During the ceremony, St. Paul Mayor Melvin Carter will invite children in the audience onto the stage to help him throw the switch and light the holiday tree. The other trees in the park (and more) will light up at the same time.

New this year is a pyrotechnics program that will accompany the lighting of the trees. Santa’s mailbox will be on site, and free cookies and hot chocolate will also be served by the Salvation Army’s disaster services canteens.

The partnerships

While the Salvation Army is producing Friday’s tree-lighting event, the St. Paul Downtown Alliance is a lead partner with St. Paul in keeping downtown sparkly all winter long (most famously, that includes the trees of Rice Park). The Alliance also works with Visit St. Paul to promote the sparkle of “Saint Paulidays” at

When the Salvation Army first approached the city’s parks department, and then the Alliance, with the idea to add to downtown’s decorations with a special tree, it seemed like a festive idea, even if it had been awhile since Rice Park itself had hosted a holiday tree.

“The history of having a tree in Rice Park is there,” says Emma Burns, director of operations for the Alliance. “The park is designed to hold a tree, with special engineering in place on the south side.”

When the switch is flipped on Friday, it will actually turn on a variety of twinkly lights in downtown, from the trees of Rice Park and beyond — 100,000 in total.

While the holiday tree will be disassembled in January, the other trees in Rice Park — and other winter lighting elements — stay aglow through with the help of another partner, Xcel Energy.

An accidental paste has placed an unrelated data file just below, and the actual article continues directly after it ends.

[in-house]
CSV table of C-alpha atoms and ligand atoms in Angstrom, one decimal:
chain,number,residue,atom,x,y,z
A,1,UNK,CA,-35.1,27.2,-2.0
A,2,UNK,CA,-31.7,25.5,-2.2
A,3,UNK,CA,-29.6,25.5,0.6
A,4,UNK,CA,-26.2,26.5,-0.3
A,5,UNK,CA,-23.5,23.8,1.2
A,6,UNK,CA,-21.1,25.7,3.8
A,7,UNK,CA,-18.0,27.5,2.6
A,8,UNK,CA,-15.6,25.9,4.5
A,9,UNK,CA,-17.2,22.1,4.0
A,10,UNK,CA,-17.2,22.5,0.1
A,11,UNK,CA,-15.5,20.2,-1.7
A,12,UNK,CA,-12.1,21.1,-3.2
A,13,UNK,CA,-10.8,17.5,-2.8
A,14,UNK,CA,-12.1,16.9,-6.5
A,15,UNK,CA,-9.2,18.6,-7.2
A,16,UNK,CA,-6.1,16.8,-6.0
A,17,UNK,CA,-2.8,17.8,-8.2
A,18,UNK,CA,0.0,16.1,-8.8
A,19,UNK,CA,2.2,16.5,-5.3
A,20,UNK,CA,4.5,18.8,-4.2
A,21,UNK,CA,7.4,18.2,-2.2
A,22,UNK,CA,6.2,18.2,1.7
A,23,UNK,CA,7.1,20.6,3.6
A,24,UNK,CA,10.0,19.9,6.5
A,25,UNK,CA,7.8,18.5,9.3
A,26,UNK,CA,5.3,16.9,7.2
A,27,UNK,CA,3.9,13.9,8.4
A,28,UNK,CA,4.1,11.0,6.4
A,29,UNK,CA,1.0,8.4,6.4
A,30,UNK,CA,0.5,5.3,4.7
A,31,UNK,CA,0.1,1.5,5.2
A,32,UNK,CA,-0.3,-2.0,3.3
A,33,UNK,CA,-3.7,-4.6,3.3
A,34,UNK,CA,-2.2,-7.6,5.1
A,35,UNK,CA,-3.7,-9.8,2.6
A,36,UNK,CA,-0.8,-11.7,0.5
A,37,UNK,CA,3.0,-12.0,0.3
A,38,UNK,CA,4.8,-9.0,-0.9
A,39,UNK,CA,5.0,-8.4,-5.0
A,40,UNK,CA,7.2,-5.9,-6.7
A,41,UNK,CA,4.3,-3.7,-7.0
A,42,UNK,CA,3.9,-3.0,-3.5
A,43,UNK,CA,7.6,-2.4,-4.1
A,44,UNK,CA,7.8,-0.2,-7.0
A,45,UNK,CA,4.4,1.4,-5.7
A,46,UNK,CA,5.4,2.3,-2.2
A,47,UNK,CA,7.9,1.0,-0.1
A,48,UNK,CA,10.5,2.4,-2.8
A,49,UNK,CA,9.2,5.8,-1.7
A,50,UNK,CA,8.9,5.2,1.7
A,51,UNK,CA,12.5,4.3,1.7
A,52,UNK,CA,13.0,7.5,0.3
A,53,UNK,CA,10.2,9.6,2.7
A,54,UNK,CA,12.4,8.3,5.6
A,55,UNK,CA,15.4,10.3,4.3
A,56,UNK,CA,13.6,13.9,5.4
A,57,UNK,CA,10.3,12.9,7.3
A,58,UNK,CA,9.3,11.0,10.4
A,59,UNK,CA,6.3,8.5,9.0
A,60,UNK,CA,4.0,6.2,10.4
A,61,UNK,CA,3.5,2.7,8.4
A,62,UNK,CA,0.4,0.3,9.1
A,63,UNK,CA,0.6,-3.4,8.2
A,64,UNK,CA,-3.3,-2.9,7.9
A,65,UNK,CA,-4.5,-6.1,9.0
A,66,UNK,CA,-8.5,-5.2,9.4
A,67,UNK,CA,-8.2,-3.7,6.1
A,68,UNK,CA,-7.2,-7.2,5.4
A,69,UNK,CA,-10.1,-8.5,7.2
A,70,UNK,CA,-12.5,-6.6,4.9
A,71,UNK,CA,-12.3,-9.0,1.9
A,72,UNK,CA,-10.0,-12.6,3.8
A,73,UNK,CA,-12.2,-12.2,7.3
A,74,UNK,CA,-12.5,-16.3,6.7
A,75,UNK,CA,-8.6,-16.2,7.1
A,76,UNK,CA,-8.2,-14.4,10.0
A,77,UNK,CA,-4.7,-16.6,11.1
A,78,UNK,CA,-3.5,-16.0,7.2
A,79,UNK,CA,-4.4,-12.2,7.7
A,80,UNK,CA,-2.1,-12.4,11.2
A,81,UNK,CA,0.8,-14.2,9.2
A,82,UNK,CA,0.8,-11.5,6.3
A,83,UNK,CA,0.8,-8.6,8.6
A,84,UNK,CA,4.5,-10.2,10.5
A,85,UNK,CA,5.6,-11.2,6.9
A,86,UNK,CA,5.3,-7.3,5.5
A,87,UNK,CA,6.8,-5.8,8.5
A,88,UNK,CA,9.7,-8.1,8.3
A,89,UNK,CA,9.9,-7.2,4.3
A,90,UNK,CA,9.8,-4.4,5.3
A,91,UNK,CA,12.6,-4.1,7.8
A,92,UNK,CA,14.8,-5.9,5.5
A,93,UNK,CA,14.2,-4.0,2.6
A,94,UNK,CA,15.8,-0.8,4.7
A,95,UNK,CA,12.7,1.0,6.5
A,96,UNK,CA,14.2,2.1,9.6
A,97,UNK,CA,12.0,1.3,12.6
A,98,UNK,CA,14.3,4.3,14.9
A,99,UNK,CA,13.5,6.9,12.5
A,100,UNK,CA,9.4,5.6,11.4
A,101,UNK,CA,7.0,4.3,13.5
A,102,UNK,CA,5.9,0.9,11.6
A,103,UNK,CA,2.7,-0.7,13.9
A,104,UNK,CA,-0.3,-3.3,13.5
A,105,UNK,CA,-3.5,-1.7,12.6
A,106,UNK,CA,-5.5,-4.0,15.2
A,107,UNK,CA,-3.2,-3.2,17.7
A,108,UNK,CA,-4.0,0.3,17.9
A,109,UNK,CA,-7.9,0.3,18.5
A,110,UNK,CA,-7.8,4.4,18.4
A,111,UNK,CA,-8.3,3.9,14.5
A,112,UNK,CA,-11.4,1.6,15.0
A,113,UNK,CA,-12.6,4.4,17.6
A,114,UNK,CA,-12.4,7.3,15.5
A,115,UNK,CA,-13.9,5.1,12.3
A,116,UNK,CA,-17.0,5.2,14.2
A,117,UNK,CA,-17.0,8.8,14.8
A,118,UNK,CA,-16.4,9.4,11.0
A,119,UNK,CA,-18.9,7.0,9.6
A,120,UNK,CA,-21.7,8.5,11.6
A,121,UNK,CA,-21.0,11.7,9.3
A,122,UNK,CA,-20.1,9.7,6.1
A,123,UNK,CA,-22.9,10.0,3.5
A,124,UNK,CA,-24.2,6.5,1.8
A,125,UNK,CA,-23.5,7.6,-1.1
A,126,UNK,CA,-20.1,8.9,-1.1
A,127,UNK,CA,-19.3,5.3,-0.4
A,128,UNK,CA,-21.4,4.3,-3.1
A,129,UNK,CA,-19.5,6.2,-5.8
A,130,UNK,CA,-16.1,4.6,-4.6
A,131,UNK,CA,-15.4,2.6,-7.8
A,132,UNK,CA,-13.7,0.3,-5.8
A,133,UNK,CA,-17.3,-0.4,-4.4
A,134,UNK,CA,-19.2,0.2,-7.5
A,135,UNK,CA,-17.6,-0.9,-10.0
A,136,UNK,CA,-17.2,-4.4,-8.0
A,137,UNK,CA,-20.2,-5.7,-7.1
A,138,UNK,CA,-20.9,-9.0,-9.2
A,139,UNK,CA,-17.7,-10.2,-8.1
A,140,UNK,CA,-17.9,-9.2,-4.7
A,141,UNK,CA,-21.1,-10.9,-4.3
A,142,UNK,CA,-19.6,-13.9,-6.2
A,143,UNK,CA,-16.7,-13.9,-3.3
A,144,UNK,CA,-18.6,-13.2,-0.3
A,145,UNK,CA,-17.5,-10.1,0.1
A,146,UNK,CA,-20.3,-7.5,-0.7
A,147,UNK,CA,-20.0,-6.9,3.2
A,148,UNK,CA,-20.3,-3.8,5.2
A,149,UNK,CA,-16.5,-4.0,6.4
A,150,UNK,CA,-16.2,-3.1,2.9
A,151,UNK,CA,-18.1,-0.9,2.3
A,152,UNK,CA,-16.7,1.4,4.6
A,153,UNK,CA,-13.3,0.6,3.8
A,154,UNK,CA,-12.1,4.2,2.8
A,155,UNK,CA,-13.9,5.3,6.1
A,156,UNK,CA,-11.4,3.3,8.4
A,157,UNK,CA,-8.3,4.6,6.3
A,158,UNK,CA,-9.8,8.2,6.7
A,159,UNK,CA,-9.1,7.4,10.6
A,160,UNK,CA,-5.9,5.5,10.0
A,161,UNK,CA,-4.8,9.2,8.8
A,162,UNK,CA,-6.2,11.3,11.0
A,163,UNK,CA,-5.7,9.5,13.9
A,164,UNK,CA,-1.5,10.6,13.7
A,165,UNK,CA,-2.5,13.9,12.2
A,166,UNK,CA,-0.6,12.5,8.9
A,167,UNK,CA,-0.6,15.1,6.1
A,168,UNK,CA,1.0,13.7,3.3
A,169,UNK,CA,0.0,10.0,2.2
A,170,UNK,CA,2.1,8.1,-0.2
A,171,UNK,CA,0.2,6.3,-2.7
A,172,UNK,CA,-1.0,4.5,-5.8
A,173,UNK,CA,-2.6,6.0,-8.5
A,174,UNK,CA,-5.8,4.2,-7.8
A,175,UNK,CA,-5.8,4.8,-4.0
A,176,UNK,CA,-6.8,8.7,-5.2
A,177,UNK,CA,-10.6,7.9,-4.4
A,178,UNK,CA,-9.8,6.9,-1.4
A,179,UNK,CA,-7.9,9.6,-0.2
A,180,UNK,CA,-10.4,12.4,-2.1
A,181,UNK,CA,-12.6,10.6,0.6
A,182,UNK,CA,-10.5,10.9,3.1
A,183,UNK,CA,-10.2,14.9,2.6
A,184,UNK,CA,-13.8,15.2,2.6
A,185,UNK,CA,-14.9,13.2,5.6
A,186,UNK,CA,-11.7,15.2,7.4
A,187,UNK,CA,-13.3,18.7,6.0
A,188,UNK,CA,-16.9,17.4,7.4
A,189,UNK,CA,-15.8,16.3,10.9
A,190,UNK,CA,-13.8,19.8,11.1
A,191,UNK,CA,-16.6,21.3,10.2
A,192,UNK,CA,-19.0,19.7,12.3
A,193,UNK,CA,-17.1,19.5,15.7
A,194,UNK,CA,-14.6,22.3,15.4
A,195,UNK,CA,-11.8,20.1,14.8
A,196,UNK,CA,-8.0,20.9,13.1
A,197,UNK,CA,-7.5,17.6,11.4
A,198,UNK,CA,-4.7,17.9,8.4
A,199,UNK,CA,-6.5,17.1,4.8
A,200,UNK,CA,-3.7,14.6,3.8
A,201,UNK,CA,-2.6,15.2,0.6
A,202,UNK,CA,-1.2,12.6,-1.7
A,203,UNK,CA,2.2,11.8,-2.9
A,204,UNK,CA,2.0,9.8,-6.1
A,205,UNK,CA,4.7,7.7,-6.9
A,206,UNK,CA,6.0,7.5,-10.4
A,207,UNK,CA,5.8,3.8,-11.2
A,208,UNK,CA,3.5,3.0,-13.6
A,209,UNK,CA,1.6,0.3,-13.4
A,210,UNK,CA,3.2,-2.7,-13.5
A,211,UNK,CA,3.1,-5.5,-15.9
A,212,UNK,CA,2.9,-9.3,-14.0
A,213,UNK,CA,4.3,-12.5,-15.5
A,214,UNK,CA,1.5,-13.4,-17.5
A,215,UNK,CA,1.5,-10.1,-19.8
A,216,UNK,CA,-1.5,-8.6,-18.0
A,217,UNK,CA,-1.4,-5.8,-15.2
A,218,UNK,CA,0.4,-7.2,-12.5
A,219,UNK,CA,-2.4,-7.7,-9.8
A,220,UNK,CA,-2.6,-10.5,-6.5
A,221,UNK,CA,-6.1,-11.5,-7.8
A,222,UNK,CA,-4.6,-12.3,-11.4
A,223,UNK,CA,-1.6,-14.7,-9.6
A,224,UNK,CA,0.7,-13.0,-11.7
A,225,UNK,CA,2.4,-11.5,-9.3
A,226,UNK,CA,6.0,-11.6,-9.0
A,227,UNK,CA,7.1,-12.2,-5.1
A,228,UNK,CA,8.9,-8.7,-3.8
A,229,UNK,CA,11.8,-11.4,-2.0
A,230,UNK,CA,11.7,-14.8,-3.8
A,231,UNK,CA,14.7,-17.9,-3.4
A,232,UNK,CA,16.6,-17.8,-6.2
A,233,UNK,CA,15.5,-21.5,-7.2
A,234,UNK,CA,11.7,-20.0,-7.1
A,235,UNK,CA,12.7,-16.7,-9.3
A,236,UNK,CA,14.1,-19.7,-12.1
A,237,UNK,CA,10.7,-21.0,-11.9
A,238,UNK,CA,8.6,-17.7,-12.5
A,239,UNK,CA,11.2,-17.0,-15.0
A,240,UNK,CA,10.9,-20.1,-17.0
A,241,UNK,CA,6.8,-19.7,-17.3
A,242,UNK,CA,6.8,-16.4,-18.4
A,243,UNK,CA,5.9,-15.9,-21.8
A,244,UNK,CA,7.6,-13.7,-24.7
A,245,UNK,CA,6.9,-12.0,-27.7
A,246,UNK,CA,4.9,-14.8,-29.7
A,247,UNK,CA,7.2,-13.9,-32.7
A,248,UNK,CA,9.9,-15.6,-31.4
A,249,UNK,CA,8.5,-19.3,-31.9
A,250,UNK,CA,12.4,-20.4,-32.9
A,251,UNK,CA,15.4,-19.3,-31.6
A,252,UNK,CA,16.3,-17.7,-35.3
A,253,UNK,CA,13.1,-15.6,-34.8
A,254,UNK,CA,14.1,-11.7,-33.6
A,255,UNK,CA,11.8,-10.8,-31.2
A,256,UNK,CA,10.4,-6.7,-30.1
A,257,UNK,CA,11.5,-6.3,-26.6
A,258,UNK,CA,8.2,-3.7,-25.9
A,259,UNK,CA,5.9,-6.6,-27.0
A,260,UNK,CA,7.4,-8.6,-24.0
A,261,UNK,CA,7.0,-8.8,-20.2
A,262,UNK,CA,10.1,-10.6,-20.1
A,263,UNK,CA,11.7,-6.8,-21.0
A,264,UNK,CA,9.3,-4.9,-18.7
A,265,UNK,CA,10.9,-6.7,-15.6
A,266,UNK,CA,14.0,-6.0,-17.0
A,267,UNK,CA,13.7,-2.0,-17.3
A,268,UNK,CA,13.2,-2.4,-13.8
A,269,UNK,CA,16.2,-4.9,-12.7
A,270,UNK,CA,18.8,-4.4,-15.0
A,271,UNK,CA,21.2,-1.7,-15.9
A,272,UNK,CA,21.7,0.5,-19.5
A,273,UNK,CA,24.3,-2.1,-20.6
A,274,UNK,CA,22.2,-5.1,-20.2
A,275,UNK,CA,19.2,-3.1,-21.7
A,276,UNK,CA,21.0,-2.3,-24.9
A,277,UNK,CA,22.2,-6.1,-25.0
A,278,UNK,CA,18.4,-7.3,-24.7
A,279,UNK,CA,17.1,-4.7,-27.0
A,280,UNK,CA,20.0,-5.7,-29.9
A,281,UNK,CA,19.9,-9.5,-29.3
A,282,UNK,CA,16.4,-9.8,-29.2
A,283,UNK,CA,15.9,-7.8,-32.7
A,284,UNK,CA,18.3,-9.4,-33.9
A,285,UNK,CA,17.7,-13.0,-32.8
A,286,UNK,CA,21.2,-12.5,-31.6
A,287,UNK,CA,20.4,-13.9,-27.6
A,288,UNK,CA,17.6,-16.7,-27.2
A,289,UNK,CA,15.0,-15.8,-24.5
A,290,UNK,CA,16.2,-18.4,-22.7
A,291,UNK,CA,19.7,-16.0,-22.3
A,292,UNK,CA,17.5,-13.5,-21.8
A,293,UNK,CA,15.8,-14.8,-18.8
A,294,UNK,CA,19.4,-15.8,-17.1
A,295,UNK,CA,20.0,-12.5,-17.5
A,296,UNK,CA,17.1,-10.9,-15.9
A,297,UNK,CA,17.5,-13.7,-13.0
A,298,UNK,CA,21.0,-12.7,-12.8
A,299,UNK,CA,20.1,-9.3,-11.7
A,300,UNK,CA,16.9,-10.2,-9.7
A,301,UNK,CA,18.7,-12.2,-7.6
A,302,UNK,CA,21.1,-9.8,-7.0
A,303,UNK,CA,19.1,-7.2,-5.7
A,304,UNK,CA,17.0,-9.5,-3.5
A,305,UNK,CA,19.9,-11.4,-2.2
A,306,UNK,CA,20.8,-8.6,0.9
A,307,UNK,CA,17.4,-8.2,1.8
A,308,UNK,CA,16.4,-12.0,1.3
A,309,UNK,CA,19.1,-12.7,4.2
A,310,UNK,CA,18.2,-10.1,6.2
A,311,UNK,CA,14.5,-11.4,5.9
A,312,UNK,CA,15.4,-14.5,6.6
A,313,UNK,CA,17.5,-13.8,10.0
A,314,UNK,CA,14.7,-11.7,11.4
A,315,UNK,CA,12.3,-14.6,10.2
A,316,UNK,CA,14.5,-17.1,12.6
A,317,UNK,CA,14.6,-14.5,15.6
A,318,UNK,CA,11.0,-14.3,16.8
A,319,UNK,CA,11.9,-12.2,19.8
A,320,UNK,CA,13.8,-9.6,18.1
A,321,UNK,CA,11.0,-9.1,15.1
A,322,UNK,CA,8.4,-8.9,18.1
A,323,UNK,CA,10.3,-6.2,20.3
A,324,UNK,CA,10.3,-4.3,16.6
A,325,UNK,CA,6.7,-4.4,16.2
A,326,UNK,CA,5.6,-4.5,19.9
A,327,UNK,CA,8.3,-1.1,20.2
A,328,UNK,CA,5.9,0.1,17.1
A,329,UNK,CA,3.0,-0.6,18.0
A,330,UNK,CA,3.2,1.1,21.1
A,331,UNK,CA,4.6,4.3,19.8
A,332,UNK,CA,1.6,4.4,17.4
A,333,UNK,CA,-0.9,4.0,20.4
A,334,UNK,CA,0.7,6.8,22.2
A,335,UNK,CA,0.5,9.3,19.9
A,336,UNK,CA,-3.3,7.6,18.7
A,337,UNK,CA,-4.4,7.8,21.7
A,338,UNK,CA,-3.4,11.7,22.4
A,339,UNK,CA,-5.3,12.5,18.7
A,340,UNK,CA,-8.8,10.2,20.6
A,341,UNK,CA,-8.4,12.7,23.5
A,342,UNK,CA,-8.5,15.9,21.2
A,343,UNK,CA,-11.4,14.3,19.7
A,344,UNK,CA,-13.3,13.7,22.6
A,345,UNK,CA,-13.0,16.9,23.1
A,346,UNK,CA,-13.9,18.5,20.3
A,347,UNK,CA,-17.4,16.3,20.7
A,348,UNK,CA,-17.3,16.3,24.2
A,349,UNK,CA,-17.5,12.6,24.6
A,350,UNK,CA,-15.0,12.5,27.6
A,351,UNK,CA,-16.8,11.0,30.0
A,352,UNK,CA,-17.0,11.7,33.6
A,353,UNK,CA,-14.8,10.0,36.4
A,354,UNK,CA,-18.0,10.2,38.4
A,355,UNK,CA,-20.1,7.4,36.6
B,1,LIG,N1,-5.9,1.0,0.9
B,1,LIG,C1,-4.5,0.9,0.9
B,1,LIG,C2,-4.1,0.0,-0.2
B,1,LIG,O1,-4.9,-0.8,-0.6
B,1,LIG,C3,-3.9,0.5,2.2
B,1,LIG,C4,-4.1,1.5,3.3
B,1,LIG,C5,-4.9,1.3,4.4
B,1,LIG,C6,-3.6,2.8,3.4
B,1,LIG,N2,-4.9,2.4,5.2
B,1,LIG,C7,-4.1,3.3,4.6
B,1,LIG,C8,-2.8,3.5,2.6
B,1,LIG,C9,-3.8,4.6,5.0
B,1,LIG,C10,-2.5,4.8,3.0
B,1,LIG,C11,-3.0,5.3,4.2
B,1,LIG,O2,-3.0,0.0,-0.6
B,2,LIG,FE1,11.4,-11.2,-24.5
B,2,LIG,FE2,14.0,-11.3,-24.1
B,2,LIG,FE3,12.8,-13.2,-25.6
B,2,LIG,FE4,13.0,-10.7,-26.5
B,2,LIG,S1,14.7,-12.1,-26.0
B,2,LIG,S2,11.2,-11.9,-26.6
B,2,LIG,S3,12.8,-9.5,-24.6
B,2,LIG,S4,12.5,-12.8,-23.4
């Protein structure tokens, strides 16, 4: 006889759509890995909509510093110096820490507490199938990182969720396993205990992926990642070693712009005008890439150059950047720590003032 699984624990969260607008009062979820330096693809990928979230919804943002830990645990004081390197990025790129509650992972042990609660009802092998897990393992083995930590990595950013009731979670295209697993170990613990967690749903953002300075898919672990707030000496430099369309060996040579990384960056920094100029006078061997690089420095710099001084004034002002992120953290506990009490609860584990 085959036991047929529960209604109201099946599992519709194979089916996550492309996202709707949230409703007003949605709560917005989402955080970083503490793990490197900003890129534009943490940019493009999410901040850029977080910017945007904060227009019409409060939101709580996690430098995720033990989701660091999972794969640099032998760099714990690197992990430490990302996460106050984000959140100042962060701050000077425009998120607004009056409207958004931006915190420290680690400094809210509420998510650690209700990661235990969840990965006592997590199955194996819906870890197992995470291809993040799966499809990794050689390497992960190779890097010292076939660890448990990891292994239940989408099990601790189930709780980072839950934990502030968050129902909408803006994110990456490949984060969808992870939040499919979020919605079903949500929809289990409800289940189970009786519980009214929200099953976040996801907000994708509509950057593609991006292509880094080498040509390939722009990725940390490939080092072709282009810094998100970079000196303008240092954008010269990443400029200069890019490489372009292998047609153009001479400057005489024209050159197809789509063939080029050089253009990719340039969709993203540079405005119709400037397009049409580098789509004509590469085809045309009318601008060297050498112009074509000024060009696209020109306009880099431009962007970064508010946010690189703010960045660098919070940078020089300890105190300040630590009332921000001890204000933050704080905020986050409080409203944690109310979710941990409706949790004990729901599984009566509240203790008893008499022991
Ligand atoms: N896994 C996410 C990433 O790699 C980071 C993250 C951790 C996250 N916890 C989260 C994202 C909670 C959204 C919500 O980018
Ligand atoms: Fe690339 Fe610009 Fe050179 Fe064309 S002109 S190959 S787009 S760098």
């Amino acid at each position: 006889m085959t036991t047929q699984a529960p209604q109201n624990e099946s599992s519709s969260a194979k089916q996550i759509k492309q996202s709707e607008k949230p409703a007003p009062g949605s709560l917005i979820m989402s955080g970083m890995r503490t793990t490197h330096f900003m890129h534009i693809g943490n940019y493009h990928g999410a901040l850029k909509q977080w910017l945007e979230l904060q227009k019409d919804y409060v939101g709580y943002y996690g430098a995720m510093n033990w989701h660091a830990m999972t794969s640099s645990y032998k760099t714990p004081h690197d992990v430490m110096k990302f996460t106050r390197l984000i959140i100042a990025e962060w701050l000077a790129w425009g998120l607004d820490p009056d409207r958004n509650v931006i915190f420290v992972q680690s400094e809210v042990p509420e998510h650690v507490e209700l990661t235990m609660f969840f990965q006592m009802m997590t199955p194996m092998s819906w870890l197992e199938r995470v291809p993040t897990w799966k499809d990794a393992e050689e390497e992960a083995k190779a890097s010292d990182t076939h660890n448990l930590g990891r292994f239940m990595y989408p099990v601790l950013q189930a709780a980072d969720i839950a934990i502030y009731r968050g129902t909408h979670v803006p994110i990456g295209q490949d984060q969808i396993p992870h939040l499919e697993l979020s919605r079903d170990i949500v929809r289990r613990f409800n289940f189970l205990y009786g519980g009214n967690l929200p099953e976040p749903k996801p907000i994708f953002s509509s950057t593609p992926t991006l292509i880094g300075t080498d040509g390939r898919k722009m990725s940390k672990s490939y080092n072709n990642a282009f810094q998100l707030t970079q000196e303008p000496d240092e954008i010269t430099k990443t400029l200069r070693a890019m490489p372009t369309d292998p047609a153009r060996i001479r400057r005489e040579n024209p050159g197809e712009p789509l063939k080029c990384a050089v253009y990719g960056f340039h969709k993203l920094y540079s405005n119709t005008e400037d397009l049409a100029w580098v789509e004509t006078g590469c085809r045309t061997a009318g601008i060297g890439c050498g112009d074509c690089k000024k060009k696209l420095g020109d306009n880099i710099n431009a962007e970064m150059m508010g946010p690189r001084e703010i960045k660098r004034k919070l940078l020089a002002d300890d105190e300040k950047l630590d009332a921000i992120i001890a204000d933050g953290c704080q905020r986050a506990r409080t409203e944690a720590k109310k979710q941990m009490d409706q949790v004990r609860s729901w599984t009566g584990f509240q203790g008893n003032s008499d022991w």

The bulbs shine past even the St. Paul Winter Carnival, which wraps up in early Feburary.

“The lights usually stay on through the boys hockey tournament in March,” Burns says.

The tree

The tree’s assembly began on Tuesday and will continue with finishing touches on Thursday.

The artificial tree, purchased by the Salvation Army in 2022 with the help of private donors, resembles a Fraser fir and features 25,000 lights.

Workers with metroConnections assemble the 40-foot tall holiday tree with 25,000 lights in Rice Park in St. Paul on Tuesday, Nov., 7, 2023. (John Autey / Pioneer Press)

“Our hope is that the annual ‘Tree of Lights’ event will continue to build a holiday tradition here in the Twin Cities, much like the red kettle, and affirm our commitment to celebrating the season of peace, hope and good will,” said Lt. Colonel Randall Polsley, Salvation Army Northern Division commander, in a statement.

While the public is accustomed to hearing about the search for live trees to cut down to serve as holiday trees — that includes the annual donated tree over at Union Depot in Lowertown — artificial trees are in demand as well.

In fact, as Fields Mitchell stood in Rice Park on Tuesday, watching workers in harnesses attach branches to the tree’s metal base, she declined to reveal the name of the company that sells the tree.

“I’ve got to tell you, it’s a hot commodity,” Fields Mitchell says of the tree.

Fields Mitchell did reveal that there are only “five or six” companies that sell large-scale artificial trees suitable for this kind of event, or for commercial settings such as department stores or shopping malls, and that the artificial trees are popular for both the cost savings and sustainability.

Just like installing a live tree, though, an artificial tree of such stature requires special equipment such as articulating boom lifts, which the crew from metroConnections had on hand on Tuesday as they scaled the tree.